Entrepreneurship is widely recognised as the primary driver of global economic and social development. Enterprise, entrepreneurship and employability co-exist together blended to create the core of holistic education. Over the years policymakers, academics and economists have urged the inculcation of entrepreneurial spirit amongst college graduates to add to their value.
The Quality Assurance Agency defines enterprise education as the generation and application of ideas for practical solutions, while entrepreneurship education is the use of enterprise behaviours, attributes and competencies to create social, cultural or economic value. However, both forums suffer at the forefront due to the vagueness of definition and the lack of intuitive decision-making capability, creativity and originality on the students end. The discipline is largely marginalised as traditional and has not completely blossomed as the ultimate means of value addition to society. Thus, an educator working in this field has to adapt himself/ herself accordingly to provide an environment that helps nurture experiential mode of teaching and learning. The entrepreneurial educators are the key to the ever-growing business acumen of the generation.
The COVID-19 pandemic has brought about a stagnancy to normal life in all aspects be it economic or social irrespective of people all over the globe. The effects and implications are almost irrevocable. The severe restrictions to mobility and physical contact have laid down new social interaction norms. The lack of socialisation is even further pronounced when it comes to the education sector. However, the onset of the financial crisis due to this pandemic has also ensured an increase in technological innovation and opportunities.
The empty classrooms are indicative of reimagining reality and education with radical reforms. The massive shift towards online education meant a quick change in curriculum, learning and teaching practices and thereby necessitating the inclusion of new management practices. Research (Ratten, 2020) suggested that stimulating the real environment through augmented reality and artificial intelligence would enable experiential study and practice of entrepreneurship. A study (Tang & Li, 2021) carried out discussed ways to turn the current turbulent crisis situations into profitable business opportunities through flexible and diversified innovative education and entrepreneurship support. Accordingly, to realise the full-blown potential of learning during this crisis, universities need to:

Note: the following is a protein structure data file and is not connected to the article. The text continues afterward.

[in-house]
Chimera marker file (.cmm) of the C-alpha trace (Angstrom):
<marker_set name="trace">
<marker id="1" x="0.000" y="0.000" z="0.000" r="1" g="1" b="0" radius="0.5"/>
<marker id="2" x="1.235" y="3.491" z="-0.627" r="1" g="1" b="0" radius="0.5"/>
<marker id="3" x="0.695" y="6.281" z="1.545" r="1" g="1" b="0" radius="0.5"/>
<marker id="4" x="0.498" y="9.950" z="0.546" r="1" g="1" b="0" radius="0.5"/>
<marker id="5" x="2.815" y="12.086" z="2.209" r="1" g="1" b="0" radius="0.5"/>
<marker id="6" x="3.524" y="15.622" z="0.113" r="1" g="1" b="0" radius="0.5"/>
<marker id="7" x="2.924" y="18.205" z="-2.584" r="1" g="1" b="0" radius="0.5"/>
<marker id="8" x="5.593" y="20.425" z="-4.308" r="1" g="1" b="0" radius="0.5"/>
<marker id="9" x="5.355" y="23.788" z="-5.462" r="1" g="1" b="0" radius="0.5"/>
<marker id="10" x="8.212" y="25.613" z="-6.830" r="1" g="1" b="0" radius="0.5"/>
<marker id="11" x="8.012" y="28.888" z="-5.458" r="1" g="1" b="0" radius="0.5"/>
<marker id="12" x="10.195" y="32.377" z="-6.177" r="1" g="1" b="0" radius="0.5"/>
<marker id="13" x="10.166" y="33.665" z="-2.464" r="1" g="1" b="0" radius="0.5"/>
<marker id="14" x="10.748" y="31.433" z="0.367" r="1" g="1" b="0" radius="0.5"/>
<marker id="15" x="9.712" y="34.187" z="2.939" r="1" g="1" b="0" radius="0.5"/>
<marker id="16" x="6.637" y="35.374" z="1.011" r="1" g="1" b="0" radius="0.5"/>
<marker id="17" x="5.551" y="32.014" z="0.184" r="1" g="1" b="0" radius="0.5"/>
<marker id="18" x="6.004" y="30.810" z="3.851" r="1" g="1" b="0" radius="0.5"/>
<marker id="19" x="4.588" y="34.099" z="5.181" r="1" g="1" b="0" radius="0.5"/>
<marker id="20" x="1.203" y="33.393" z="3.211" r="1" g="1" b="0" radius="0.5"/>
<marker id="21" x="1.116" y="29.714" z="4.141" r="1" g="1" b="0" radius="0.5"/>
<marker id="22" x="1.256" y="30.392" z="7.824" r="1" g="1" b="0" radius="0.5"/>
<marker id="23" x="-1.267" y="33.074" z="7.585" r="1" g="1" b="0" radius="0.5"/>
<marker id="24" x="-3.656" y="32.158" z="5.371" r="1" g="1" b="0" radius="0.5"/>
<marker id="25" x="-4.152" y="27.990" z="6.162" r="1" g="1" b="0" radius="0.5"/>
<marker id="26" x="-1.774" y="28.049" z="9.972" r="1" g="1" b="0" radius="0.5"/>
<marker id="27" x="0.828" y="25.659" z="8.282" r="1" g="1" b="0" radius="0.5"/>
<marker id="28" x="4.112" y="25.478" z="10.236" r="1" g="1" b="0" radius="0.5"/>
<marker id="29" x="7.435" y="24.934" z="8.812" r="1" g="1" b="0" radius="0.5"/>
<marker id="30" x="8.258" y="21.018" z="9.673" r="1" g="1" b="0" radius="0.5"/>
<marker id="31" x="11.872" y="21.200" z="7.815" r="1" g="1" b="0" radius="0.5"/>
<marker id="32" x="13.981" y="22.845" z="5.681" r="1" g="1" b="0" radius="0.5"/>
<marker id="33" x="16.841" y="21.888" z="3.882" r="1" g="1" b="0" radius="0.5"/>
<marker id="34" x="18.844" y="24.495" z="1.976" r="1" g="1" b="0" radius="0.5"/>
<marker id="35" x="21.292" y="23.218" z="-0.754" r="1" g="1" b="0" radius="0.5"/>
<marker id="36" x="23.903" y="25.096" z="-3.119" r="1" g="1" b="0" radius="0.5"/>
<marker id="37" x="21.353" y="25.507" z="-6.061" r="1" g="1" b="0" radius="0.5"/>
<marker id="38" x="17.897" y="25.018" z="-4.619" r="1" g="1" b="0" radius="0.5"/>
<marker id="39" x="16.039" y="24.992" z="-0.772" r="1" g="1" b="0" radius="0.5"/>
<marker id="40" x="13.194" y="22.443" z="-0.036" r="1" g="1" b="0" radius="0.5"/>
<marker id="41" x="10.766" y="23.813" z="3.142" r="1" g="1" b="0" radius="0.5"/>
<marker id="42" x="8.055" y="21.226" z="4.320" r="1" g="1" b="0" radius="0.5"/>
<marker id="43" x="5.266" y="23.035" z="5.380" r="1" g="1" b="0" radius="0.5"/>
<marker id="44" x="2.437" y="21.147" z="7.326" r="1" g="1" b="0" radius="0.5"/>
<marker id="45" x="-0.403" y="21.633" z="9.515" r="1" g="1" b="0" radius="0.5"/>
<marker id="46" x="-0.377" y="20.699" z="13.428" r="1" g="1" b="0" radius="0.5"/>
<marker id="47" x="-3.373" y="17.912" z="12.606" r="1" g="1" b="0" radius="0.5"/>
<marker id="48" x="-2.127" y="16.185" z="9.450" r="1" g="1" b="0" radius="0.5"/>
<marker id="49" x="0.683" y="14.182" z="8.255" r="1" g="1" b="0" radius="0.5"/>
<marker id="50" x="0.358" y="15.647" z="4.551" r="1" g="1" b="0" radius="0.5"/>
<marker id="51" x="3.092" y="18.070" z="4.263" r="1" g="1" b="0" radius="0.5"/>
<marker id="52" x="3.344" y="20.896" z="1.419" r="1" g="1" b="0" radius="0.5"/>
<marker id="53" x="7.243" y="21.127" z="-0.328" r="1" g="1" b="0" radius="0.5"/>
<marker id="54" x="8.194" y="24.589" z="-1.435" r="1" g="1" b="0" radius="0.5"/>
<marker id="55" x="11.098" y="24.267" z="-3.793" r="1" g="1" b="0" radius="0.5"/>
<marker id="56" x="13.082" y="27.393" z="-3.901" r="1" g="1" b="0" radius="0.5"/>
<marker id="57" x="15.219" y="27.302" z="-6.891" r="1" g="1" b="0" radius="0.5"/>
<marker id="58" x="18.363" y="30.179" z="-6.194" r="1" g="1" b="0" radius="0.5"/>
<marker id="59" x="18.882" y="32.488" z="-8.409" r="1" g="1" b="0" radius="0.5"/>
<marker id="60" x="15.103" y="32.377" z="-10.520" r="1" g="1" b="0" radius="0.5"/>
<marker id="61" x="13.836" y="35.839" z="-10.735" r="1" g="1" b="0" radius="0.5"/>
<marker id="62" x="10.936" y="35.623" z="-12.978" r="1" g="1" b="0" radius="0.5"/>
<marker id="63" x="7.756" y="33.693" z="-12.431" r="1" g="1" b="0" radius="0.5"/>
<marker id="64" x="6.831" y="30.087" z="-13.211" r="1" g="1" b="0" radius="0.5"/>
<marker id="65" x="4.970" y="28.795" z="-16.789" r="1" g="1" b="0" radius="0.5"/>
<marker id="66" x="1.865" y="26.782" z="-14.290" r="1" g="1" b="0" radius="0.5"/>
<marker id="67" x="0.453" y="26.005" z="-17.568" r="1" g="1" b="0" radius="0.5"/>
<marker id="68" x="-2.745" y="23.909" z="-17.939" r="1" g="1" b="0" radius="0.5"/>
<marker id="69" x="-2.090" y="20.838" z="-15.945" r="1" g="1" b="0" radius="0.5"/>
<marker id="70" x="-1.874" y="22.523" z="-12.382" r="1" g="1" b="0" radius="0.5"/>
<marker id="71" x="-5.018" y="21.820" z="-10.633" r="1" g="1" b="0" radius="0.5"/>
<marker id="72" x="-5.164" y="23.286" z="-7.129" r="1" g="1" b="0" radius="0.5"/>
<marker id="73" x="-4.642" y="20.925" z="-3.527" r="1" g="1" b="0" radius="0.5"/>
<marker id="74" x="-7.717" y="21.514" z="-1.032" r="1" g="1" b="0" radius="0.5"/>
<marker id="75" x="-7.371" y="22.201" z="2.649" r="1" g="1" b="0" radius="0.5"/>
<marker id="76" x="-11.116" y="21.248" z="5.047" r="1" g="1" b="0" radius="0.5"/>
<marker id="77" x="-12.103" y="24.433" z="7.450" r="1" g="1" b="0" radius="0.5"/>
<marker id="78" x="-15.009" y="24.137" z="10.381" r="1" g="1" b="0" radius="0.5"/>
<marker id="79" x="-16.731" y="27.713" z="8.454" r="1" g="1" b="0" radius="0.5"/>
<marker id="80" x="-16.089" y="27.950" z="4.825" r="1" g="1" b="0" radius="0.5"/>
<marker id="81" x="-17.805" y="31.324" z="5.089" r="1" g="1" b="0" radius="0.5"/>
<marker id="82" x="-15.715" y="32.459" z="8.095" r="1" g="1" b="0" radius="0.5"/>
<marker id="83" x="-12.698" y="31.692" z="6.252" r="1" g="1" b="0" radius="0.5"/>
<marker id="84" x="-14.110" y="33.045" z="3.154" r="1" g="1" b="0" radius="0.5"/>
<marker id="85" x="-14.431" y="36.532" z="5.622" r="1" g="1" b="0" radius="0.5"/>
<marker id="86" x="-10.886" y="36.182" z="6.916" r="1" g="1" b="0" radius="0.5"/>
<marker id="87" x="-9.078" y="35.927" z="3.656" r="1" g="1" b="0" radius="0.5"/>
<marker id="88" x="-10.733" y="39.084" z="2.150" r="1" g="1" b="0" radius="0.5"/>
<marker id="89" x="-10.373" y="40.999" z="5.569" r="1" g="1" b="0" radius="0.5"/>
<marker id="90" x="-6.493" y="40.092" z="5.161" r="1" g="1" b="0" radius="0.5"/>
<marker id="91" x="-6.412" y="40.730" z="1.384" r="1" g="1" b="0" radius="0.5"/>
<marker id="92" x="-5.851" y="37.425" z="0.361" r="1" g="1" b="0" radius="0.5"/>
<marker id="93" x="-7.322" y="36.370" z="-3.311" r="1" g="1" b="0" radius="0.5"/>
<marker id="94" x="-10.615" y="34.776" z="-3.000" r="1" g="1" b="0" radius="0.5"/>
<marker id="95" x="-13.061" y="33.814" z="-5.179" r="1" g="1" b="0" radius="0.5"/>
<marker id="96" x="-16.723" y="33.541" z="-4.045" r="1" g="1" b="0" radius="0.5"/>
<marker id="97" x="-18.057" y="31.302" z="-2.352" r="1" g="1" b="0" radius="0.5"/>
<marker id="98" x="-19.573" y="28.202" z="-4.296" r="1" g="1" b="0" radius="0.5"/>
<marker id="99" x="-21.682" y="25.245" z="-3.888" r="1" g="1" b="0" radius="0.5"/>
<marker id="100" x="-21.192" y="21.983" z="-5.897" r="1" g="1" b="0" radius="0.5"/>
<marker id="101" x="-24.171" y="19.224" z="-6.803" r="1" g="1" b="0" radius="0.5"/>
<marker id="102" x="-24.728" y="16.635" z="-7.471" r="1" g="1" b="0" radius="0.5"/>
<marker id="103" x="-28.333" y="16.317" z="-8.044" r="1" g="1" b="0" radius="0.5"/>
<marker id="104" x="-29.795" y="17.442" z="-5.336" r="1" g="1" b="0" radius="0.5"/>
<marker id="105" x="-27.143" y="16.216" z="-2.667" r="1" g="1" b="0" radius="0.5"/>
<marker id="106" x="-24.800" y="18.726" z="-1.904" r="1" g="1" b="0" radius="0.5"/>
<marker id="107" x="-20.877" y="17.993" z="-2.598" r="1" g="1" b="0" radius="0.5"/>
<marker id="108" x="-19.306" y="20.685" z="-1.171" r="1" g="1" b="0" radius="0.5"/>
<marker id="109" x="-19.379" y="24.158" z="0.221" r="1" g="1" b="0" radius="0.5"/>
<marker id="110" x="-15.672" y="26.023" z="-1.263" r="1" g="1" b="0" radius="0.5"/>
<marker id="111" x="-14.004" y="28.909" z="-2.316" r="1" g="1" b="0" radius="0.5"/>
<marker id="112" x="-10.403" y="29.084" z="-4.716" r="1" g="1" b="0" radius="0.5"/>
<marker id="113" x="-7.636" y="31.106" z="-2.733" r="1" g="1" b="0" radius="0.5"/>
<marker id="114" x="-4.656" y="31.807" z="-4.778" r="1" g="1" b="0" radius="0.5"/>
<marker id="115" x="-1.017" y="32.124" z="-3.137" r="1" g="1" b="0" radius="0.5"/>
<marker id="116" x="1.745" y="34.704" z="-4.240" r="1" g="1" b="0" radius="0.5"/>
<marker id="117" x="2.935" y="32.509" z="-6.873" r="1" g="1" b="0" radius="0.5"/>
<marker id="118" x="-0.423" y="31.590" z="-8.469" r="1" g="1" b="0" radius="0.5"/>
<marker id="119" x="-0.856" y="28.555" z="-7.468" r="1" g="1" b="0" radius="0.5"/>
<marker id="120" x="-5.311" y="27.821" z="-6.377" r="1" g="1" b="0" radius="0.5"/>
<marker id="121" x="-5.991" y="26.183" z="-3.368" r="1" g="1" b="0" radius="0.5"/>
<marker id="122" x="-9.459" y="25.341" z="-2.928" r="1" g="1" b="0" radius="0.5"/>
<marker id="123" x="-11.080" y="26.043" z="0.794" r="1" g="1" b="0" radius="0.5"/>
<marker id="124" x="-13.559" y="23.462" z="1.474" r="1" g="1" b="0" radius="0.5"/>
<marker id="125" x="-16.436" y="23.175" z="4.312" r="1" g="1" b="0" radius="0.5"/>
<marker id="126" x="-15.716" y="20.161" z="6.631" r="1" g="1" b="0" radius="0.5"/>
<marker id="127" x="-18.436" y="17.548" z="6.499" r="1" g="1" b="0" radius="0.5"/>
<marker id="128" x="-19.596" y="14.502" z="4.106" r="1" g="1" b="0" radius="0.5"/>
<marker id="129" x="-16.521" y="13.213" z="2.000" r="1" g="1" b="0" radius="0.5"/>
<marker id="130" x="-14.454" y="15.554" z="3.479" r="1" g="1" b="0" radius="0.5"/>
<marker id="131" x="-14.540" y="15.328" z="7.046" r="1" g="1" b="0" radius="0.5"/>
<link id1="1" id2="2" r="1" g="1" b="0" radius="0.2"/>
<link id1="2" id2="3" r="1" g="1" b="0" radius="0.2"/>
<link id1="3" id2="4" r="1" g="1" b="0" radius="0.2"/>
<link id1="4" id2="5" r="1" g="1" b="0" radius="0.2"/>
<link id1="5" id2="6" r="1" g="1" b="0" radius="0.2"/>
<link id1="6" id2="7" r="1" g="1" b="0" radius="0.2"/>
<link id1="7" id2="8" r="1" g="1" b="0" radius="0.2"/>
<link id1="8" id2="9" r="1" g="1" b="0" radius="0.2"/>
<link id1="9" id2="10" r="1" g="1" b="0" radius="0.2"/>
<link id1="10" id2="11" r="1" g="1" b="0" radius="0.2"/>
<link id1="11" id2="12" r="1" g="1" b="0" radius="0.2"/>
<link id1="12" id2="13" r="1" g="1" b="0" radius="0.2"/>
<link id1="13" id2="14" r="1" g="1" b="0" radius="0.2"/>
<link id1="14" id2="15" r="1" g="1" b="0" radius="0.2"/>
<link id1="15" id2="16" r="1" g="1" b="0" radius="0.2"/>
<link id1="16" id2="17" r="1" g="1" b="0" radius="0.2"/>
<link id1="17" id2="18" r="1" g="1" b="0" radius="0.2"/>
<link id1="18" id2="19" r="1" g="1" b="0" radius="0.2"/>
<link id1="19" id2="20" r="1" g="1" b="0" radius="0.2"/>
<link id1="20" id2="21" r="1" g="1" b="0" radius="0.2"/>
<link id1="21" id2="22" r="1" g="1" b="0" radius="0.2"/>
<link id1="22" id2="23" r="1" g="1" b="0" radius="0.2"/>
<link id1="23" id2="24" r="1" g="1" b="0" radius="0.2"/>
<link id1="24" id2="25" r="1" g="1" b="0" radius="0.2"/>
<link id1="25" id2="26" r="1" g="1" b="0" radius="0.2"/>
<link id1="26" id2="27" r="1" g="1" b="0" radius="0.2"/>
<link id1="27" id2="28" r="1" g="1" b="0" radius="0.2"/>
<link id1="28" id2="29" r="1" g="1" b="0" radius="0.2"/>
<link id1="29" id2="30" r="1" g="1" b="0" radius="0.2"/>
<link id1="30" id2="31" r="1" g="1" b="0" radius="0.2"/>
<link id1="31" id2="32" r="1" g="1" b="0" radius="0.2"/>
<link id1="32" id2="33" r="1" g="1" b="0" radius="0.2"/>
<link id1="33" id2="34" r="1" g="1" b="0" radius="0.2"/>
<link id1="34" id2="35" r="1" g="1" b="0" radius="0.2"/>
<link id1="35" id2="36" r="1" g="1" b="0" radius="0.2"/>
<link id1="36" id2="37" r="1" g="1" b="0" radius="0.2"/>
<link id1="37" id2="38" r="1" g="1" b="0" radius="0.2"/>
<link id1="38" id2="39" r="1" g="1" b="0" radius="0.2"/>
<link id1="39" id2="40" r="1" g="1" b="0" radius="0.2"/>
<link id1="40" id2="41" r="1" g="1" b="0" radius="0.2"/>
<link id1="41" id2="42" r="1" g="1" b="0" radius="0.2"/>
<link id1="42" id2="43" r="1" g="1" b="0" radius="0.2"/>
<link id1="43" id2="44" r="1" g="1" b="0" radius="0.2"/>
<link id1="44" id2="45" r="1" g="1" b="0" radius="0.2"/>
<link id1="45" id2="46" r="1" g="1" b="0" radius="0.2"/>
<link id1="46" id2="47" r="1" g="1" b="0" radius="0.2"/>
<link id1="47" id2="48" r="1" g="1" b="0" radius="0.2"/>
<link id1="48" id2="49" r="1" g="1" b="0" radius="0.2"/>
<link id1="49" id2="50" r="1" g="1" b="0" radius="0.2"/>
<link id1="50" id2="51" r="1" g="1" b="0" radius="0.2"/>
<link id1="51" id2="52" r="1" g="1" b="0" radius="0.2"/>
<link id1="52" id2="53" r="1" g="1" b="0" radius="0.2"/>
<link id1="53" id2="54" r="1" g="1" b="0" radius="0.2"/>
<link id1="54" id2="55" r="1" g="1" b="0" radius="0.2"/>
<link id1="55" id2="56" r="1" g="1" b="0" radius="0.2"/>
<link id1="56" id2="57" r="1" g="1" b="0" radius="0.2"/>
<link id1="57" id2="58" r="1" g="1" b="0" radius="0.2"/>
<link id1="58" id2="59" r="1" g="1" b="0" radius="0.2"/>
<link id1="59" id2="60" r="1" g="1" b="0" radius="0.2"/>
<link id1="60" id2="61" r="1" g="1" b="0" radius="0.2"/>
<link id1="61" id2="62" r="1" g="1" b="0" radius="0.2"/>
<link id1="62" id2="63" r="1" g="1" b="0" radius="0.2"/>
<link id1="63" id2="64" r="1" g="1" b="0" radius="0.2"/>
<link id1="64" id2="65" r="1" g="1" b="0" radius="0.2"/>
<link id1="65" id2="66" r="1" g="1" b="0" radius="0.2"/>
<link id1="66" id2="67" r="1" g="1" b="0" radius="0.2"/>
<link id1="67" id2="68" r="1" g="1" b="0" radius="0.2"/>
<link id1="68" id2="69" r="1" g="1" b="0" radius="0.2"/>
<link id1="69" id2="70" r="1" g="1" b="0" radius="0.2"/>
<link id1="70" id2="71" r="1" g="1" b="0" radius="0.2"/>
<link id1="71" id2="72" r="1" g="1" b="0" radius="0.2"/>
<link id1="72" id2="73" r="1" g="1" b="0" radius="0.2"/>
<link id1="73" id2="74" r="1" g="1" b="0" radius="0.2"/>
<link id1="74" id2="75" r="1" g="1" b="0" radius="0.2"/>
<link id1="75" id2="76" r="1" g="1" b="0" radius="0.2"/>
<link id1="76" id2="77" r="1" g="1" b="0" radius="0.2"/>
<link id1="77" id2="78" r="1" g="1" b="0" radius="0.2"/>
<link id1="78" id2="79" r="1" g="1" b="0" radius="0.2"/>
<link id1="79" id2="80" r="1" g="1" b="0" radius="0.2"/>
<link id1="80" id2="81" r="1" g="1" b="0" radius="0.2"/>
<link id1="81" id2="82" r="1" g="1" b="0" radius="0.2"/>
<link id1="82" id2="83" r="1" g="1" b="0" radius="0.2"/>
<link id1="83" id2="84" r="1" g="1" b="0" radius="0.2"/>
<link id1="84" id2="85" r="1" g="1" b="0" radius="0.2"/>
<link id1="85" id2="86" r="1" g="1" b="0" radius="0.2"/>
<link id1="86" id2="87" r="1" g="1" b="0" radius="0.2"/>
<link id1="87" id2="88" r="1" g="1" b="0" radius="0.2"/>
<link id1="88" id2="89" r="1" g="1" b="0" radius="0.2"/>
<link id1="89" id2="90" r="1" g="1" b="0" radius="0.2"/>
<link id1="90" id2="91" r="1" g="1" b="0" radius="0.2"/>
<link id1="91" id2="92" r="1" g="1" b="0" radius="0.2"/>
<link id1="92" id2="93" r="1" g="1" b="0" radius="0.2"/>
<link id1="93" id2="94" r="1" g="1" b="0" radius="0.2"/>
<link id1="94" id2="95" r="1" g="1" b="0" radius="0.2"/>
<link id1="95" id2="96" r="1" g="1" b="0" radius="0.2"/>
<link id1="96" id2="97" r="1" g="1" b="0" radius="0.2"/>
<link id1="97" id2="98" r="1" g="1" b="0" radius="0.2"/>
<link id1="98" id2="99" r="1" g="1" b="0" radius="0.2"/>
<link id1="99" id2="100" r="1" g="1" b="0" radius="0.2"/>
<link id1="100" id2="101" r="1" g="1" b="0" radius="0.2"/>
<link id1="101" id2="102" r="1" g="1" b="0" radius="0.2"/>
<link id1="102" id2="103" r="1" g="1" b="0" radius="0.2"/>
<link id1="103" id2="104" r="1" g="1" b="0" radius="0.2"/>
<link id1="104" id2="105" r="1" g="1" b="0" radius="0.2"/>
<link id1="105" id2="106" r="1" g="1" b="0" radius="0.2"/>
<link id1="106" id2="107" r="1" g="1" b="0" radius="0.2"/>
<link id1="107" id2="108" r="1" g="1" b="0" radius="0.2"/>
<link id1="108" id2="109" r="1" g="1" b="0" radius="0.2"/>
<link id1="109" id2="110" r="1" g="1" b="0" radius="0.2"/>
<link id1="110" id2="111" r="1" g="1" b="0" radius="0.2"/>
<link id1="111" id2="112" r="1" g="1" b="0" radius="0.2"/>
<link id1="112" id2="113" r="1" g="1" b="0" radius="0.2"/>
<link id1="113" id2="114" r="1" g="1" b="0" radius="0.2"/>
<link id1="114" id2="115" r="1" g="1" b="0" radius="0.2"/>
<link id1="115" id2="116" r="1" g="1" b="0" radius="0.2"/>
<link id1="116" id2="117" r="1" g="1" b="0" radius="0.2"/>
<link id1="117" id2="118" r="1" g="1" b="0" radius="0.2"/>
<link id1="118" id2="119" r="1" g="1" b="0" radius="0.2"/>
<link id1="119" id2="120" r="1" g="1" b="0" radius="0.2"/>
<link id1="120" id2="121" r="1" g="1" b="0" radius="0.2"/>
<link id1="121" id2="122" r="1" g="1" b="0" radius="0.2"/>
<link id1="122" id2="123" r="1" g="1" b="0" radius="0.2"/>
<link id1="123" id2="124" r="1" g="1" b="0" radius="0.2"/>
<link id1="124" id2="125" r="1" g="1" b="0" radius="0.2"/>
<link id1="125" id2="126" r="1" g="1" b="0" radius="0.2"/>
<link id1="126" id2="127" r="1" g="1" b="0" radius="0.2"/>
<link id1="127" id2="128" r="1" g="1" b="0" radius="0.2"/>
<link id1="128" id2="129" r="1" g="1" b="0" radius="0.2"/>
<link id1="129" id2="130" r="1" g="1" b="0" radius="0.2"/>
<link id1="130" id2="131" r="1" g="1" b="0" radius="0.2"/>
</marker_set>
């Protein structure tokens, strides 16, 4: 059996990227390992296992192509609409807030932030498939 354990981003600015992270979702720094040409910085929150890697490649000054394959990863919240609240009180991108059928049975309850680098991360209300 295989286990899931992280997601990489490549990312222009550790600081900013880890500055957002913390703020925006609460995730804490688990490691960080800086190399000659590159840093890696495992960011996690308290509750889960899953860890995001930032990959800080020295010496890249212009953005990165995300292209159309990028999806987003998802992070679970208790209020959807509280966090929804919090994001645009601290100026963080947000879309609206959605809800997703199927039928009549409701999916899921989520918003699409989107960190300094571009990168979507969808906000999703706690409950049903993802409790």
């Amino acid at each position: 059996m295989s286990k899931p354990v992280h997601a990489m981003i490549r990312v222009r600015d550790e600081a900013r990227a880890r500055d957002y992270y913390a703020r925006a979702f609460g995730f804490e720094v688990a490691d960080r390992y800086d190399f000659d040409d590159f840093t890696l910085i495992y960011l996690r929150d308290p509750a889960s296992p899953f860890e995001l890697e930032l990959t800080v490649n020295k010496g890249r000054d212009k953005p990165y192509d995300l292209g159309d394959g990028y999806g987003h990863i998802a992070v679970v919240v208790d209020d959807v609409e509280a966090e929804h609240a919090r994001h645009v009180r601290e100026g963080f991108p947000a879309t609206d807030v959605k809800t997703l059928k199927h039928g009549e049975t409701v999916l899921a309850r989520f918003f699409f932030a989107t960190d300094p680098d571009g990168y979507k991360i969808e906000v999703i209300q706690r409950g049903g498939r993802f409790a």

Carefully integrate innovative education to increase the overall comprehensive competitiveness of students.
Strengthen the construction of teachers. The selection of educators should be accessed properly for it is the responsibility of the educator to polish out the innate entrepreneurial and creative side of the individual students and prepare them for the forthcoming employment in this crisis situation.
Establish a sound online platform. The establishment of a planned entrepreneurship service platform will provide the students with a much needed interactive growth environment.
The pandemic has enabled educators to repurpose existing teaching methodology to encompass digital technology. An educators beliefs and ideas play a pivotal role for it moulds his/her design of learning and teaching methodology. Thus, the technological world has turned out to be a hit for educators who can incorporate their own designs and ideas to however interact and impart knowledge to their students. This has enabled the availability of knowledge in a practical and timely fashion.
There is a defined consensus that in-depth research is required to fully comprehend entrepreneurship education as a field, for it is an ever-evolving sector. Thus we can conclude that there is no certain systematic approach out of this crisis, hence, an entrepreneurial outlook is the torch holder. But, a quality digital education program would successfully stimulate awareness of entrepreneurship and innovation, reform the cracks in the system and encourage the overall growth of the upcoming talent.
2018, January | Enterprise and Entrepreneurship Education: Guidance for UK Higher Education Providers| Quality Assurance Agency | https://www.qaa.ac.uk/docs/qaas/enhancement-and-development/enterprise-and-entrpreneurship-education-2018.pdf?sfvrsn=15f1f981_8
Ratten, V. | 2020, August| Coronavirus (COVID-19) and the entrepreneurship education community| Journal of Enterprising Communities People and Places in the Global Economy | https://www.emerald.com/insight/content/doi/10.1108/JEC-06-2020-0121/full/html?skipTracking=true
Tang, D. & Li, X.| 2021, January| Thoughts on innovation and entrepreneurship mode reform of college students in the context of COVID-19 | The International Journal of Electrical Engineering & Education| https://journals.sagepub.com/doi/full/10.1177/0020720920984318#_i22
Langston, C.| 2020, September| Entrepreneurial educators: vital enablers to support the education sector to reimagine and respond to the challenges of COVID-19| Entrepreneurship Education 3| https://link.springer.com/article/10.1007/s41959-020-00034-4#Sec8